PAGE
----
Daily file photo by Noah Frick-Alofs
University administrators submitted a public comment to the Federal Register concerning the U.S. Education Department’s proposed changes to Title IX on Tuesday.
The University expressed concern over some of the changes but stuck with familiar rhetoric, saying it appreciated the proposal’s commitment to a fair process for both sides. The stance is emblematic of the delicate balance colleges seek to maintain when it comes to the enforcement of Title IX.
The Education Department’s proposal would overhaul the process colleges use to investigate reports of sexual assault and harassment. The rules, in their current form, would bolster the rights of those accused of sexual misconduct.
Many students and survivor advocates believe the rules would discourage and harm reporters of sexual misconduct. These concerns have been laid out in comments on the rules, which the Education Department has been receiving since late November.
Northwestern’s comment, signed by University President Morton Schapiro, cited both pros and cons of the proposed changes.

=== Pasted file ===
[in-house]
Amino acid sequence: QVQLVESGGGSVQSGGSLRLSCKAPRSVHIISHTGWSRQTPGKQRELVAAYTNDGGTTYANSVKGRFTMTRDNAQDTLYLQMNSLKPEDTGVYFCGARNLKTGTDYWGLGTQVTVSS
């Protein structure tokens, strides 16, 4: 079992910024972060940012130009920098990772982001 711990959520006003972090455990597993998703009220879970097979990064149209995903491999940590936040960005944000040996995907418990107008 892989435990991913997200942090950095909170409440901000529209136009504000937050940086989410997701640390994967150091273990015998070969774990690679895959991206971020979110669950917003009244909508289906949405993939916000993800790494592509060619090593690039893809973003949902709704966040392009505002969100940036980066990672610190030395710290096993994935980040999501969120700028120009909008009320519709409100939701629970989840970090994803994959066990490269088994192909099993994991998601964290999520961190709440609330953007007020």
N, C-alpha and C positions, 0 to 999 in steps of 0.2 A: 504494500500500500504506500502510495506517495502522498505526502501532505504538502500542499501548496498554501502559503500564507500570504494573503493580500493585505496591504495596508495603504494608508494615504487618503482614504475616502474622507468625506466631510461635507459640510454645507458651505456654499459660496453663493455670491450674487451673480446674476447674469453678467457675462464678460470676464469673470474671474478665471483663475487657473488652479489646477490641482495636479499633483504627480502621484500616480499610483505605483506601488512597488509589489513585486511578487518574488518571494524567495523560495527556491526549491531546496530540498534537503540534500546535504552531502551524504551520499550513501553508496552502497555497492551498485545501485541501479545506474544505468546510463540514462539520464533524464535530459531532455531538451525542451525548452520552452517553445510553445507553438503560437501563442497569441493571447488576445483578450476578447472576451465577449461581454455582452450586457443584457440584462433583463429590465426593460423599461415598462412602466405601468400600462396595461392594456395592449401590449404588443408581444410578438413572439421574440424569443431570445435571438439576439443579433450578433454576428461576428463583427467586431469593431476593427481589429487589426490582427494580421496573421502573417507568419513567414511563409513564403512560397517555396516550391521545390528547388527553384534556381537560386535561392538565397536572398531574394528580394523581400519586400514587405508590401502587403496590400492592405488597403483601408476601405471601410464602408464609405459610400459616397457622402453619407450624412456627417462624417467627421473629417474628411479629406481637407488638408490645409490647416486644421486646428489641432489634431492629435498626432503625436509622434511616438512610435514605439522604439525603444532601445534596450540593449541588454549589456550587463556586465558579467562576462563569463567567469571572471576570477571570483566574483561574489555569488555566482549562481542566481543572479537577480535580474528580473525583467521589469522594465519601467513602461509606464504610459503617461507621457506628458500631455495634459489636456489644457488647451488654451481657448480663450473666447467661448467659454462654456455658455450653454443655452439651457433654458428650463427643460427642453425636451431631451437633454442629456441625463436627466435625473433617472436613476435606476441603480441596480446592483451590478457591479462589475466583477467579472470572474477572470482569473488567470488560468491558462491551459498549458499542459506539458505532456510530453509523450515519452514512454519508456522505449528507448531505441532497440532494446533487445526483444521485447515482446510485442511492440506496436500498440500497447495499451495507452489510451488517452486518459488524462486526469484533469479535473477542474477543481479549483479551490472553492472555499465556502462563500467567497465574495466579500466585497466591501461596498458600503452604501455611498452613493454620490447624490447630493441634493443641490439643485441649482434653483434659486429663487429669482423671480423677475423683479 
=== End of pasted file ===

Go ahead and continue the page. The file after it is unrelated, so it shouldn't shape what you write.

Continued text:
“Northwestern shares the Department’s stated commitment to providing a prompt and equitable process for all parties involved in sexual misconduct matters,” NU administrators wrote. “In many ways, these regulations demonstrate this commitment.”
However, the comment was largely critical. Administrators took issue with eight separate sections of the regulations, saying they “impose an unprecedented amount of control” over a school’s ability to develop procedures. They added that the changes would confer a high cost on the University and that “certain aspects of the proposed regulations would be unfair to all parties.”
The comment calls for the removal of provisions that would alter the process by which incidents of sexual misconduct are investigated, changes over which Sarah Wake, the University vice president for equity, previously expressed concern.
During a November Faculty Senate meeting, Wake outlined the terms of the potential changes with which she was uncomfortable, including a change in policy regarding university investigations of off-campus incidents, requiring that universities use a “single-investigator” model during resolution and the narrowed definition of sexual harassment.
In their comment, University administrators also condemned changes to the standard of evidence used in investigations that would conflict with current Illinois law.
NU students and organizations, including Associated Student Government, also submitted formal comments about the changes. ASG submitted its comment, which was critical of the proposals, on Sunday.
Correction: A previous version of this story misstated the time Northwestern submitted its Title IX comment. The comment was submitted on Tuesday, Jan. 29. The Daily regrets the error.
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